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Ship launching - the "guillotine"

From Practical Construction of Warships, Newton, R.N., Longmans, Green and Co. 1941. This diagram elaborates on a query posted on MarHst-l (December 2013) in which Dr John Harland wrote that "without ducumentary proof" he was fairly certain that the "guillotine method" referred to the method of triggering the launch of a ship. As far back as the days of the sailing warship, a heavy 'dog-shore' was placed diagonally, sloping up and shorewards. This engaged a 'dog-cleat' on which was part of the forward cradle. After all other impediments to sliding down the ways were removed, the dog-shore remained the only thing preventing the launch. A sharp blow knocked it down, and away she went.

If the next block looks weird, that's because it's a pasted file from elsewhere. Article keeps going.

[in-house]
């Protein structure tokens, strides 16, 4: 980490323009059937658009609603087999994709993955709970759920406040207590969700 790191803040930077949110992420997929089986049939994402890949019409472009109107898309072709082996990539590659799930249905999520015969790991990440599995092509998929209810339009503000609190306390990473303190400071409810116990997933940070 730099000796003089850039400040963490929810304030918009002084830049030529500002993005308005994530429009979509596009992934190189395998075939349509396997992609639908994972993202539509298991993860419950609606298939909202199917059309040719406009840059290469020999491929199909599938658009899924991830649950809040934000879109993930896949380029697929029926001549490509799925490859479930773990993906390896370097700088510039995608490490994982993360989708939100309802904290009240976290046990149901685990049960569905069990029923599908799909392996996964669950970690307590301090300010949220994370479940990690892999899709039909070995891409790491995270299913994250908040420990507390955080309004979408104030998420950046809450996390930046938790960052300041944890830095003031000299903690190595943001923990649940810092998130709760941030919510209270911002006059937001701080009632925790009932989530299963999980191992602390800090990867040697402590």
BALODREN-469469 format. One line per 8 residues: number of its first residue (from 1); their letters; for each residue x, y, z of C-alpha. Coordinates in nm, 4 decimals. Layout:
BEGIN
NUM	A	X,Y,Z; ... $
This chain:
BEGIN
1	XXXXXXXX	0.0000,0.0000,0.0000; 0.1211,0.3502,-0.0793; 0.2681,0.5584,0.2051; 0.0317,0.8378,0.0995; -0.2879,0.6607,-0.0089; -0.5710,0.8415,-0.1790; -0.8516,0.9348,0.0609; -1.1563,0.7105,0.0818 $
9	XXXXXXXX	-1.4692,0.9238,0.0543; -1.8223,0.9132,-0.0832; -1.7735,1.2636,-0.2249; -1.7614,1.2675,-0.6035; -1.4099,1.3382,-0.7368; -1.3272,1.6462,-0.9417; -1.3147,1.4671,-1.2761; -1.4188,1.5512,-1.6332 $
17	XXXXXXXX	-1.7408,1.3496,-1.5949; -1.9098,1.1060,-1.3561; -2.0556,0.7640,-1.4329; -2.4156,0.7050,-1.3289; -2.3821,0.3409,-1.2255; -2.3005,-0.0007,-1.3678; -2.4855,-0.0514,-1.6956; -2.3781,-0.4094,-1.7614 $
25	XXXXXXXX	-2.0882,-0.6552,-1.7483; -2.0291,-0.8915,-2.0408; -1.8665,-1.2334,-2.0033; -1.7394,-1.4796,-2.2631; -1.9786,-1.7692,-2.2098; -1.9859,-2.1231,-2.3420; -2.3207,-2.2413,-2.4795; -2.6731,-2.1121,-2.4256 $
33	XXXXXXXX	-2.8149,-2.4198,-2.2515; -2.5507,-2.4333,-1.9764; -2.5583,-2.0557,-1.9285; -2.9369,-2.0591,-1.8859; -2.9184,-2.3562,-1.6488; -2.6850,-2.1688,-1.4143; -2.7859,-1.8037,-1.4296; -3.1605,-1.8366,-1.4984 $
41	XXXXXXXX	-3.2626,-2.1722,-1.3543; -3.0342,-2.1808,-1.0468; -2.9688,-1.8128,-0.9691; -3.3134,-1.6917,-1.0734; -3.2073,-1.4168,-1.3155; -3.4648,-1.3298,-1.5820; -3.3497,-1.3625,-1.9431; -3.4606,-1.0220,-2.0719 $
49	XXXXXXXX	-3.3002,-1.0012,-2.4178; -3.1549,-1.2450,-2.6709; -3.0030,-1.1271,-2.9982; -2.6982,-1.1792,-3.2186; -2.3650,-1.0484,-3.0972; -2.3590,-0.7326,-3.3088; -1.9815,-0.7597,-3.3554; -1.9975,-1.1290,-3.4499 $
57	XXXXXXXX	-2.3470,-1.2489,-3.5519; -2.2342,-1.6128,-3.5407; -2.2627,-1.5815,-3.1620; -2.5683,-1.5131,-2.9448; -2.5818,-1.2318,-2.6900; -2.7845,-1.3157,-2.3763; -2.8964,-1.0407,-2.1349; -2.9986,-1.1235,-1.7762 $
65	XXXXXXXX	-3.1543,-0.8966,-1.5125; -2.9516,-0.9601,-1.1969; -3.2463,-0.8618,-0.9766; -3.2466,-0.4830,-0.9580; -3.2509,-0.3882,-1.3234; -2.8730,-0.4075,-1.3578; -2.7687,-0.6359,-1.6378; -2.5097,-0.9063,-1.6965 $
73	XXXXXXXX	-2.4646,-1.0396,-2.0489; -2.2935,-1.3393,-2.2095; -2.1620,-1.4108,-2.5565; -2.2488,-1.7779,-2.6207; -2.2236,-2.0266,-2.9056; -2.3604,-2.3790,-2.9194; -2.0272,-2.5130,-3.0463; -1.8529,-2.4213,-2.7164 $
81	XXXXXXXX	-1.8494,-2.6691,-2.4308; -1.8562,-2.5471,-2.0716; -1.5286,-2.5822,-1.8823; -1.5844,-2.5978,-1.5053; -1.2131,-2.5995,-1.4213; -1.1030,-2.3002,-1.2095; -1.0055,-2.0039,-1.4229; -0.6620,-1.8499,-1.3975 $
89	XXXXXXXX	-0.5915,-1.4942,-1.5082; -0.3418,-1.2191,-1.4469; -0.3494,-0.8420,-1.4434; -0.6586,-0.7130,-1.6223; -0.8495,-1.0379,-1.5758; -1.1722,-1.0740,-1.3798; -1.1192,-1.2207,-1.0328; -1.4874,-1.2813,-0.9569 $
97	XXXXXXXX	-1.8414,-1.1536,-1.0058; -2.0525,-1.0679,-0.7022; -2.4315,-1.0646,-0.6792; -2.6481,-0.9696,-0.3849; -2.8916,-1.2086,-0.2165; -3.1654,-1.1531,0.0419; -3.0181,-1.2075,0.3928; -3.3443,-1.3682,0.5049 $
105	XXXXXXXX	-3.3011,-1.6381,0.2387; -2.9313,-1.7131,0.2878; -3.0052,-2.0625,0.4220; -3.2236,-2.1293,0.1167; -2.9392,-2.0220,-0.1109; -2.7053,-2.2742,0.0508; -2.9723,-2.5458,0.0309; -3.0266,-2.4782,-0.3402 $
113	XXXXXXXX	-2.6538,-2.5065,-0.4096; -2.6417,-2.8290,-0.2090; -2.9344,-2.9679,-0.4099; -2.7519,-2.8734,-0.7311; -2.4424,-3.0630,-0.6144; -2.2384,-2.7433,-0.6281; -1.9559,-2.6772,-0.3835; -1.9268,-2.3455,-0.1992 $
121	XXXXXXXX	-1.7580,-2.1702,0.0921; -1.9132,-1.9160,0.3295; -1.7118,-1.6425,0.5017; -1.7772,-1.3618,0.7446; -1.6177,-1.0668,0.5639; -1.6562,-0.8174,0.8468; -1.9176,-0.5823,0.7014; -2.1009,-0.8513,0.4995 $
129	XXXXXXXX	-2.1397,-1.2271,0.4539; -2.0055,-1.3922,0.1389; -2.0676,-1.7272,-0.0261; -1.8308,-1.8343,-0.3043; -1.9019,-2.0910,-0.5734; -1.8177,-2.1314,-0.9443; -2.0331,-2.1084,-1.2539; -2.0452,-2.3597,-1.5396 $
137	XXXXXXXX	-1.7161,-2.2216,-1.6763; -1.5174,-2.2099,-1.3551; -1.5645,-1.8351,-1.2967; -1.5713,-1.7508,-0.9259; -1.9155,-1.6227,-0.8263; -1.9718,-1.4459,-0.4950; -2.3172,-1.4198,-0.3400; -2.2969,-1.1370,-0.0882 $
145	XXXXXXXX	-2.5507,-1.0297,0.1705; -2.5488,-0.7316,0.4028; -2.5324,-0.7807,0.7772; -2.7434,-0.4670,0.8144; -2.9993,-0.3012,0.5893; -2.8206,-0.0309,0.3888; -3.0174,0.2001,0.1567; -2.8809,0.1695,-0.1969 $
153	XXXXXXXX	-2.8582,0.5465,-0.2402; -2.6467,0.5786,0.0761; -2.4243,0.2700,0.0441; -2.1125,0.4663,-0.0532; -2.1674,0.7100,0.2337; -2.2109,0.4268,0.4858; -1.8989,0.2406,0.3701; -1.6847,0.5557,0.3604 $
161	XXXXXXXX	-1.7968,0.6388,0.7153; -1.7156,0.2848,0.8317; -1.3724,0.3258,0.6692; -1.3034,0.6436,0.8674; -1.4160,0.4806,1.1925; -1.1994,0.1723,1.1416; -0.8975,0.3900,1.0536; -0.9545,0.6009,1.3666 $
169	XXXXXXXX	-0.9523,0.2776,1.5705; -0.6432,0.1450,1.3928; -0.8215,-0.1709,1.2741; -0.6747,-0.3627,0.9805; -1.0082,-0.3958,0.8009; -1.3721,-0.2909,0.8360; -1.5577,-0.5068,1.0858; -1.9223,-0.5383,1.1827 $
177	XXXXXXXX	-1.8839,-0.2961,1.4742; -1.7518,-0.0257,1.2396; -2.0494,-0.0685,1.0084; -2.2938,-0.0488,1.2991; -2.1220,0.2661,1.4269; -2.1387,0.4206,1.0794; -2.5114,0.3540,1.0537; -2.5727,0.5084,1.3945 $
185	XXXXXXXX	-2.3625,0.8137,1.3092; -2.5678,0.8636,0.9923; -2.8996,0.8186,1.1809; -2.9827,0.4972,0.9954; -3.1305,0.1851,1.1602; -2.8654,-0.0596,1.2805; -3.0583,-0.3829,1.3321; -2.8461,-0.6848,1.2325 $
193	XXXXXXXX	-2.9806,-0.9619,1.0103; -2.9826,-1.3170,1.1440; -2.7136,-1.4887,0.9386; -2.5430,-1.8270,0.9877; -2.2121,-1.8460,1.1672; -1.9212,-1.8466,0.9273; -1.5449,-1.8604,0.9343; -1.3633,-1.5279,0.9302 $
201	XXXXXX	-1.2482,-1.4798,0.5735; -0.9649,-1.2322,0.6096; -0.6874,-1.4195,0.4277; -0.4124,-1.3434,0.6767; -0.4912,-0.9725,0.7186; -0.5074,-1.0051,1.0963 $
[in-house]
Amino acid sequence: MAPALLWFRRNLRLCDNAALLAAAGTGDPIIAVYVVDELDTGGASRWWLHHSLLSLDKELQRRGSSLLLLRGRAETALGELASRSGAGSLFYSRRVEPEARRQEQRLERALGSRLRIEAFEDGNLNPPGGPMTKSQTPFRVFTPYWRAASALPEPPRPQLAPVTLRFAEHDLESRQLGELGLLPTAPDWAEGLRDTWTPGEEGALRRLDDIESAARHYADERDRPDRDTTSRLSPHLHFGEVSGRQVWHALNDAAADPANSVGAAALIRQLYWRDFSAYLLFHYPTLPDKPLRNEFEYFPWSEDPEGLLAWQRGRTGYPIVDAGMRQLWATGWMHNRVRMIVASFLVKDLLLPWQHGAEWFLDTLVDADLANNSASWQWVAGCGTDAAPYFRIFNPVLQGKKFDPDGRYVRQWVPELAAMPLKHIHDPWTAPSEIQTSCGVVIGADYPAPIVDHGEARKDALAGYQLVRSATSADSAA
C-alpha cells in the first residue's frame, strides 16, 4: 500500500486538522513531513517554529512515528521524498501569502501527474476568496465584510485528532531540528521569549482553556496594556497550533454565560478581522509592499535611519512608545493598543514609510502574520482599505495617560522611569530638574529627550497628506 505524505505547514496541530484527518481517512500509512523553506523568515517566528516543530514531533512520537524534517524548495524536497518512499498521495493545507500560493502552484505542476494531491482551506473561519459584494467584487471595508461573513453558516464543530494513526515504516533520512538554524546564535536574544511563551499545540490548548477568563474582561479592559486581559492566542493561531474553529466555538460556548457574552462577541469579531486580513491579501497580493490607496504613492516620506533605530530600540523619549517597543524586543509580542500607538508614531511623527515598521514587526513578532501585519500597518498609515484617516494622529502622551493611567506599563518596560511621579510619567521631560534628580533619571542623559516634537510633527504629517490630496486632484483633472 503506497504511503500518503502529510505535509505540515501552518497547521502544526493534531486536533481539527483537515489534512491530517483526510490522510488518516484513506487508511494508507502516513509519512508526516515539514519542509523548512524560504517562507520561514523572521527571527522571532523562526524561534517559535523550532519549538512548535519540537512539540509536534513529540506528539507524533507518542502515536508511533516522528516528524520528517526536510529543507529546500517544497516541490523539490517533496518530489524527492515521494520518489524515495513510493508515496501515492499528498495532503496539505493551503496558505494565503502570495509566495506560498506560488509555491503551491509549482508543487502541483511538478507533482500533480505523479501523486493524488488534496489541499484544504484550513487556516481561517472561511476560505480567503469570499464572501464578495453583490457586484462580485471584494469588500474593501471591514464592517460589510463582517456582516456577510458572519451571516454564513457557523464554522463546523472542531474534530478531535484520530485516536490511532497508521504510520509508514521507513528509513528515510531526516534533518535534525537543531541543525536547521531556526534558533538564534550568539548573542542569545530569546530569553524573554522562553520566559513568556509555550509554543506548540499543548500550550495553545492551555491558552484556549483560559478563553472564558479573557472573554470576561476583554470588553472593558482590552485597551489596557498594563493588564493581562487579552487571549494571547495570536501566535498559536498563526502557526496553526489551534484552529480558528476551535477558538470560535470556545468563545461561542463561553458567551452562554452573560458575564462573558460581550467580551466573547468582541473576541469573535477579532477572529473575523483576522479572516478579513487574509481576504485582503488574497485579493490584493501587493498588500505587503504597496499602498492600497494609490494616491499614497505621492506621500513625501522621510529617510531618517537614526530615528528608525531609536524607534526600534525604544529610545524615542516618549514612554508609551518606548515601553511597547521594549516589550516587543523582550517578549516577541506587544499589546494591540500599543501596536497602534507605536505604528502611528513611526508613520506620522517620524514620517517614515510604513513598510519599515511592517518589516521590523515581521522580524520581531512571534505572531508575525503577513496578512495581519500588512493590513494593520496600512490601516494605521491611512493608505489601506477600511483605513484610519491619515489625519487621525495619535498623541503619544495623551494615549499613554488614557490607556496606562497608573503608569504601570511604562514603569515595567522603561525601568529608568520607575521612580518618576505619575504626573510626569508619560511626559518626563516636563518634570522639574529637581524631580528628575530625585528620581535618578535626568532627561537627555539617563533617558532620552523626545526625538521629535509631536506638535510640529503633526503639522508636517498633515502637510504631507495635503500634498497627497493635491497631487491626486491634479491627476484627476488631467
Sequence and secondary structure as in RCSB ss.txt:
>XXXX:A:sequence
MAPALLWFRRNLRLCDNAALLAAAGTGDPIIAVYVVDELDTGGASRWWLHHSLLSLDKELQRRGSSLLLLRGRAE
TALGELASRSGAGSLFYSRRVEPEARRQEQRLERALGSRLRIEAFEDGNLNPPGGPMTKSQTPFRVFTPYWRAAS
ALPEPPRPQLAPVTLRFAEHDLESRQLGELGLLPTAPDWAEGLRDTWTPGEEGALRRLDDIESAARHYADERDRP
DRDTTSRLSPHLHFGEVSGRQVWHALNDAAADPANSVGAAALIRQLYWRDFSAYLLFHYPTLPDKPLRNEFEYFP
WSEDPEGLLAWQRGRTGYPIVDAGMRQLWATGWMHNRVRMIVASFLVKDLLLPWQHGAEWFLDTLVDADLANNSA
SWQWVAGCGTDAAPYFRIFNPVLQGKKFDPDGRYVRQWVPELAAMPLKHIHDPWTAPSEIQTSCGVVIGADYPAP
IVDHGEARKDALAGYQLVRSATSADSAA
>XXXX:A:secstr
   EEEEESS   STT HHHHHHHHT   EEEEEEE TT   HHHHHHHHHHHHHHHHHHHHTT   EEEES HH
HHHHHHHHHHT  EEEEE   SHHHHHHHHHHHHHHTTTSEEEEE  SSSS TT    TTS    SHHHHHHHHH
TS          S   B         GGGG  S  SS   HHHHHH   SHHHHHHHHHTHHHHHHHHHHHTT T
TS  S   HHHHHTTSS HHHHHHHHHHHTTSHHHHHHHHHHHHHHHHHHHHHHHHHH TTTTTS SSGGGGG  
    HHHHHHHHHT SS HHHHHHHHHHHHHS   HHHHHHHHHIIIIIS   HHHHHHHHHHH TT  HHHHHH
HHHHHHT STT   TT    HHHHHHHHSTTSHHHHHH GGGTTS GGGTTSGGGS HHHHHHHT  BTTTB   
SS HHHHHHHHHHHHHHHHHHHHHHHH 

As ships increased in size, dog-shores were placed on both sides, a sledge-hammer was no longer an option, and sufficiently heavy 'dog-weights' were used. These were dropped from a height ... hence the reference to the guillotine.

The 1st edition mentioned above of Newton's book was printed on "wartime" paper, with a second edition (1955) which had exactly the same illustration but on better paper, more suitable for scanning. The one shown here is from the 2nd ed. We hold both editions.



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Revised: 16 May 2015